Wednesday, March 12, 2014

Death as a Part of the Human Condition

Lent has been upon us for just over a week now, and it is a time of death, specifically death to ourselves as we prepare to follow Christ in the commemoration of His Passion and then celebrate His Resurrection, where He conquered death through love. The traditional formula for the distribution of ashes is taken from Genesis 3, where God curses Adam for his transgression. Man shall toil the earth and then return to it, from which he had been formed. Memento homo, quia pulvis es et in pulverem reverteris.

In one sense, it is not part of God's original plan for us that we should die and our bodies and souls be separated from each other until the resurrection of the dead at the end of time when Christ returns in Judgment. He created us in a state where everything was right between man and Creator and where man would always be fully integrated in body and soul, but the radical possibility to love comes with it the possibility that man will choose against love and thus commit sin and its effects.

There are two factors which contribute to the possibility to love and to participate in our own salvation moved by grace. One, God gave us the possibility of reason, which is distinct from all other living things. Through reason we can come to a certain knowledge of the One True God, even though it is clouded by sin, and with this comes the ability to judge (discern might be a more clear word sometimes), make decisions, and choose. It would be entirely inappropriate for a rational creature to have been kept in a state where they are given the beatific vision immediately without any possibility of choosing it for his or herself.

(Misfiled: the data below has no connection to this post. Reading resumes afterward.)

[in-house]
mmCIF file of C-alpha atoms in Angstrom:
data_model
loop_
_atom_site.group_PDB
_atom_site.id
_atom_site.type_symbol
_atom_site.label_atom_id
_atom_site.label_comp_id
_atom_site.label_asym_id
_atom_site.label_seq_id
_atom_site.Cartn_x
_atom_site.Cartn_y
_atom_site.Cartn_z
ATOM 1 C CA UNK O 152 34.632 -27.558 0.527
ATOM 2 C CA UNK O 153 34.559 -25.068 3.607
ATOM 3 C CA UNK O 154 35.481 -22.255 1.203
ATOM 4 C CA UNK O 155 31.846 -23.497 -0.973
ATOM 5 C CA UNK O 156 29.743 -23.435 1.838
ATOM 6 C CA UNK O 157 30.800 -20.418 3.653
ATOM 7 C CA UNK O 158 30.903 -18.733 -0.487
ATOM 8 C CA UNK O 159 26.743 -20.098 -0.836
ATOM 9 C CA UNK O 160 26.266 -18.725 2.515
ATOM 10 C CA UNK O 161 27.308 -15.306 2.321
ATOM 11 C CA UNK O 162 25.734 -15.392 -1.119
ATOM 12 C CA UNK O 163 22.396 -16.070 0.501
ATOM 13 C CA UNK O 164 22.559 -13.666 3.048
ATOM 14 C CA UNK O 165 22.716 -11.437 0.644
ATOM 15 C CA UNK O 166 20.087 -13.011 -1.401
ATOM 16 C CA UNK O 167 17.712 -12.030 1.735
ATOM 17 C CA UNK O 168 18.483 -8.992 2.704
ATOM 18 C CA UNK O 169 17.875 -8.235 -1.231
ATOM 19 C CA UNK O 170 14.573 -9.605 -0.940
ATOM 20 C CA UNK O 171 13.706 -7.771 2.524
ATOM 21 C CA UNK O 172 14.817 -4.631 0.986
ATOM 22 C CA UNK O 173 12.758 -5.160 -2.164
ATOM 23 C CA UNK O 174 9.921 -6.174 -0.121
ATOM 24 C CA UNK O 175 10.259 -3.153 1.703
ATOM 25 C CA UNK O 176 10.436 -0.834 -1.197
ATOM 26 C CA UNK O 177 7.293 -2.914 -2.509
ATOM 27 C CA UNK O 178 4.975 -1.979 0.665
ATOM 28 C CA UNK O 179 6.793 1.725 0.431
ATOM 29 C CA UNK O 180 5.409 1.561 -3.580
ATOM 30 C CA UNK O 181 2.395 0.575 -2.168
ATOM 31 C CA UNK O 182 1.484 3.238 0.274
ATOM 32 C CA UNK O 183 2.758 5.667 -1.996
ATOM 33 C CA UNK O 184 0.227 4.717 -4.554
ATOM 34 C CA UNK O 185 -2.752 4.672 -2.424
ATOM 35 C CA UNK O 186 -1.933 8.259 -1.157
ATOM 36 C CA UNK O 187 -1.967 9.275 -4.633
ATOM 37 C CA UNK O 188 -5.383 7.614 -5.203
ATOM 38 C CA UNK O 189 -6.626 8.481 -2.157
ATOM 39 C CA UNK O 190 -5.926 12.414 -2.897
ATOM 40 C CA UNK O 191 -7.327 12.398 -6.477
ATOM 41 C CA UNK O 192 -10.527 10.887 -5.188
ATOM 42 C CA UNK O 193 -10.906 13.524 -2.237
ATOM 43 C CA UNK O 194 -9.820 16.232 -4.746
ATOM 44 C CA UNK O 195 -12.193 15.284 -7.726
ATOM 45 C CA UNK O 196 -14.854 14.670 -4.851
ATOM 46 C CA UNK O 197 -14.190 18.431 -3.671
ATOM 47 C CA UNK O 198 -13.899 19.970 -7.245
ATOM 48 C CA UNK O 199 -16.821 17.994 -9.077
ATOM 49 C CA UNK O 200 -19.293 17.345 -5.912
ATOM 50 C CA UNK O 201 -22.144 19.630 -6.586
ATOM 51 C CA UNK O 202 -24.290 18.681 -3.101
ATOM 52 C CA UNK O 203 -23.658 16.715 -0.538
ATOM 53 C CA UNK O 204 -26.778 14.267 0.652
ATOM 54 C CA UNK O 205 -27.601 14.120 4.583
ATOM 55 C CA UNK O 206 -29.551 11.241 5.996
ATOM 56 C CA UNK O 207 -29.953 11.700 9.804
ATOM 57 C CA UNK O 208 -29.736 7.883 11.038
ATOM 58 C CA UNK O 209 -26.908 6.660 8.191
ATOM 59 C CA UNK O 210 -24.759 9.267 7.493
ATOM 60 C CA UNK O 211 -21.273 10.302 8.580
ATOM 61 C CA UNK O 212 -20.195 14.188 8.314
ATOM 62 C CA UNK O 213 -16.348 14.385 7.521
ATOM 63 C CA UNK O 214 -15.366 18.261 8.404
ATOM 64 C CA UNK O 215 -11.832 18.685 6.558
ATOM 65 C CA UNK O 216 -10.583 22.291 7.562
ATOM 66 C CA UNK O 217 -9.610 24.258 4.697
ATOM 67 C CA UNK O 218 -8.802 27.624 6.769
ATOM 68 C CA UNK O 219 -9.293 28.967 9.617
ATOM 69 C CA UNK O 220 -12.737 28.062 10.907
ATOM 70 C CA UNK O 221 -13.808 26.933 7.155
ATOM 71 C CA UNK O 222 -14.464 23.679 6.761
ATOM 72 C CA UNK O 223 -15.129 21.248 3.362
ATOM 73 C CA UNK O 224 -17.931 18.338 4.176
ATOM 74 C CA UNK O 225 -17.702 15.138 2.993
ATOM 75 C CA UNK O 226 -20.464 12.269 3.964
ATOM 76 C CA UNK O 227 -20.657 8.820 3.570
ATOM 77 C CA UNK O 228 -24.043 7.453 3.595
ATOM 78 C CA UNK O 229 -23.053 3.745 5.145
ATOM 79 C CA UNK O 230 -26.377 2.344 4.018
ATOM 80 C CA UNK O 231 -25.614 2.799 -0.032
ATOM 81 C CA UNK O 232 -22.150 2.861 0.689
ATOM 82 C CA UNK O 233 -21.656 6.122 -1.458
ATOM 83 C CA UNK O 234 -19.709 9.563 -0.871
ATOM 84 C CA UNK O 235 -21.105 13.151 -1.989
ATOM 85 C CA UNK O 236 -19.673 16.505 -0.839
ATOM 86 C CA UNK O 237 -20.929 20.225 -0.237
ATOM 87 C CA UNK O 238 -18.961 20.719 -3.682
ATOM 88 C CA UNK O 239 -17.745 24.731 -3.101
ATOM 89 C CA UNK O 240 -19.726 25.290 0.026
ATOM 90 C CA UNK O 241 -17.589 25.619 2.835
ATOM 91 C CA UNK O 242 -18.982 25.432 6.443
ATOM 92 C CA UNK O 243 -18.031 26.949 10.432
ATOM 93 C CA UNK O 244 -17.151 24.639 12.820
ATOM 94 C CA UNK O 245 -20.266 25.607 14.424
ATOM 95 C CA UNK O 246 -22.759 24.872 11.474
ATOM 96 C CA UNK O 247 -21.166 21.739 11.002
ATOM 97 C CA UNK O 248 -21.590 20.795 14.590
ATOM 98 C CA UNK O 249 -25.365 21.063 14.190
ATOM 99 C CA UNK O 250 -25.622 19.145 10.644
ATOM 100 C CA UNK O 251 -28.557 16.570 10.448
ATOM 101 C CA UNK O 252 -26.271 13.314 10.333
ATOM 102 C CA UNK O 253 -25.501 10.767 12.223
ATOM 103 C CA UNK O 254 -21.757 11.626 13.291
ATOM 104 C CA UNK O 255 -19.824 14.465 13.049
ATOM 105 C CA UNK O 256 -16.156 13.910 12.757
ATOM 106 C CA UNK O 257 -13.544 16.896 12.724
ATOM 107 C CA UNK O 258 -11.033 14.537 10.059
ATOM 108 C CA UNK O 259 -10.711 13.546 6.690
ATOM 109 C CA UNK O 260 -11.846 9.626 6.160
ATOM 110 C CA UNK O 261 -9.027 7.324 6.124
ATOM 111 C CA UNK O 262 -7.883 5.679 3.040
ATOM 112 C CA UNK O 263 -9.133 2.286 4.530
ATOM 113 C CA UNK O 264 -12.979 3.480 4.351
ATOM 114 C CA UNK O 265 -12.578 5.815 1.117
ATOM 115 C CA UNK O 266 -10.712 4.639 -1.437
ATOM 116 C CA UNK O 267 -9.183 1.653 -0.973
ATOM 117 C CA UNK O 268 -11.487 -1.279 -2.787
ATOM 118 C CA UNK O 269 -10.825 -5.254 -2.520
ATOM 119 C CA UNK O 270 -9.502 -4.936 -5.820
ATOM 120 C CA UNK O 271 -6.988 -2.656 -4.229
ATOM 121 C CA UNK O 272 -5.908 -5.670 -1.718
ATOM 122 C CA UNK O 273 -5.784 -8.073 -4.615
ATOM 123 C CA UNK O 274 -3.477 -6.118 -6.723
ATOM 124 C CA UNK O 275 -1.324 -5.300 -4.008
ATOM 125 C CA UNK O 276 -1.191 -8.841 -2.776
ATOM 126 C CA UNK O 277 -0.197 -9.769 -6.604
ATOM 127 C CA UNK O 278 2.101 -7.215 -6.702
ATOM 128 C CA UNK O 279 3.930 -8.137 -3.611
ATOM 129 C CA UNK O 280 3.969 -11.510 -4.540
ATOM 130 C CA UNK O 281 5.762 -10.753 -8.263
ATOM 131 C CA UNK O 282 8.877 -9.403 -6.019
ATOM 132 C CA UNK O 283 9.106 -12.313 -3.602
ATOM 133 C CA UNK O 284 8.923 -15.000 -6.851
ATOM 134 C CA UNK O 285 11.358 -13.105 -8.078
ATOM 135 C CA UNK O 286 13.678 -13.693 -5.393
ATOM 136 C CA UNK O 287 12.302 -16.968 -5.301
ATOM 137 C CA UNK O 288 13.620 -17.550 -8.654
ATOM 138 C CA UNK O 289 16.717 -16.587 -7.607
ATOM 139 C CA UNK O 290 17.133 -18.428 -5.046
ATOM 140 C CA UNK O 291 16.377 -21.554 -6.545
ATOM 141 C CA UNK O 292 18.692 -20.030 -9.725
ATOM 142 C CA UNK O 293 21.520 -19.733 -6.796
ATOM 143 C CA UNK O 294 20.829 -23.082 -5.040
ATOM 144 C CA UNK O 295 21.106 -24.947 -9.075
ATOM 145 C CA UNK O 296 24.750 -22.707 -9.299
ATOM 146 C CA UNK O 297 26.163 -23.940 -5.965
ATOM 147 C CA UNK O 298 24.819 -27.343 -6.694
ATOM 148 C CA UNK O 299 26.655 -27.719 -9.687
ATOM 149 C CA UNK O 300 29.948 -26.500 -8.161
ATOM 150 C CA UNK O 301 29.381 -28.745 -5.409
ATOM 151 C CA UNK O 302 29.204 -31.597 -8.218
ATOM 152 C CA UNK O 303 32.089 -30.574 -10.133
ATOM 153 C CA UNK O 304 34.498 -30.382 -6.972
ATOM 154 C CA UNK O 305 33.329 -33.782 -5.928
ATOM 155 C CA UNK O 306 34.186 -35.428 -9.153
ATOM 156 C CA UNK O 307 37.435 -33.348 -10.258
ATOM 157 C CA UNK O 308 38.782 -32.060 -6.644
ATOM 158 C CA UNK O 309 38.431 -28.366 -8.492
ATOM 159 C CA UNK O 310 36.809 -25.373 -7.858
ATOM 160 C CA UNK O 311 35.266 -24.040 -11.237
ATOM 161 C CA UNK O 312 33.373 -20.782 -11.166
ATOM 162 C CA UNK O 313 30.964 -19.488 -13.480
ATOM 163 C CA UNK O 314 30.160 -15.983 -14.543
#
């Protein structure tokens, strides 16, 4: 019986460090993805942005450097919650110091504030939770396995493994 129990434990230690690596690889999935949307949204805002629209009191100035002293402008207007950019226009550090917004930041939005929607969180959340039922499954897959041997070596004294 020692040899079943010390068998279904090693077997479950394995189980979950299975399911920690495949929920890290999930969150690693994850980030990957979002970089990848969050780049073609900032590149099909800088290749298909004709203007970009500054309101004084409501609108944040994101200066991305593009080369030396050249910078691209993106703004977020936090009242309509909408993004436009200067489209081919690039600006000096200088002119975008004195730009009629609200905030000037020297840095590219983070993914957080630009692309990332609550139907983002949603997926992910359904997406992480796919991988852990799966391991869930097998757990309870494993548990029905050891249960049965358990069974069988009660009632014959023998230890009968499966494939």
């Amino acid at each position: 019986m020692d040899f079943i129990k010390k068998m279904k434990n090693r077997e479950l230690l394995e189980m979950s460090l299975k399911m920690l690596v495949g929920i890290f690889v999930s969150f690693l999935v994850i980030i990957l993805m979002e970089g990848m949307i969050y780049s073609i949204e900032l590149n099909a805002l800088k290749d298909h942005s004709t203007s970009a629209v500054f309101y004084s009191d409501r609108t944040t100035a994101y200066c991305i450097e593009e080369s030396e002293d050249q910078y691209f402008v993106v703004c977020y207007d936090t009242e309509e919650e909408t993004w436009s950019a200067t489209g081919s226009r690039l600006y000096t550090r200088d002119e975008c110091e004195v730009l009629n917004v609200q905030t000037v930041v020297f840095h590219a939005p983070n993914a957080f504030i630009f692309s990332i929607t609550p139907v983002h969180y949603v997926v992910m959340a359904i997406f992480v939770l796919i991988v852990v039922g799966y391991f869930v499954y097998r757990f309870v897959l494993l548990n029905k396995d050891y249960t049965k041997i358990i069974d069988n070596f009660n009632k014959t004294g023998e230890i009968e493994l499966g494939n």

Second, God gave us time through the His work of creation. There is creation and then there is the eschaton, meaning time is in between. This is coupled onto the great gift of reason. Time would be utterly pointless if the ability to choose love did not exist, if we had nothing to fill the gap between the alpha and the omega. God could have just created us in a state of perfection, but He did not. Creation is constantly journeying towards perfection (as an aside, modern science, whether its practitioners admit it or not, is firmly in line with a Catholic cosmology, as all Truth is...), and for us humans this means we are brought to faith, living in hope, and working in love. Bear in mind that God is infinite, and He could have created any number of worlds, but this one came to be. There is no perfect world, or to counter Leibniz, there is no best of all possible worlds. Each has their flaws unknowable to human eyes.

The Protoevangelium: And she will crush
serpent's head...
Returning to my initial point, it is of course part of God's plan that Man should fall, considering that he has complete foreknowledge of all that is to come in the history of creation, and He made provision for it through His plan of salvation made known to us in the divine words and deeds presented in Sacred Scripture and Sacred Tradition. He revealed to us Himself as Trinity and in fact His very self, which is Love, through Divine Revelation, wherein His Only-Begotten Son was sent to die, so that whomever might believe in Him might have eternal life through partaking in the Sacrifice of Calvary, and thus the Body and Blood of Our Lord and God Jesus Christ which was spent for us and our sins, and sharing in His Resurrection. Both His inner life and His self as Love are indiscernible through the effects of creation. Now it is an open question whether the Savior would have revealed God as Trinity and brought all of humanity to salvation without having to hang upon the Cross. I lean against that view and tend to support the Thomist view expressed in the Exultet of the Easter Vigil: "O truly necessary sin of Adam destroyed completely by the Death of Christ! O happy fault that earned for us so great, so glorious a Redeemer!"

To be continued...

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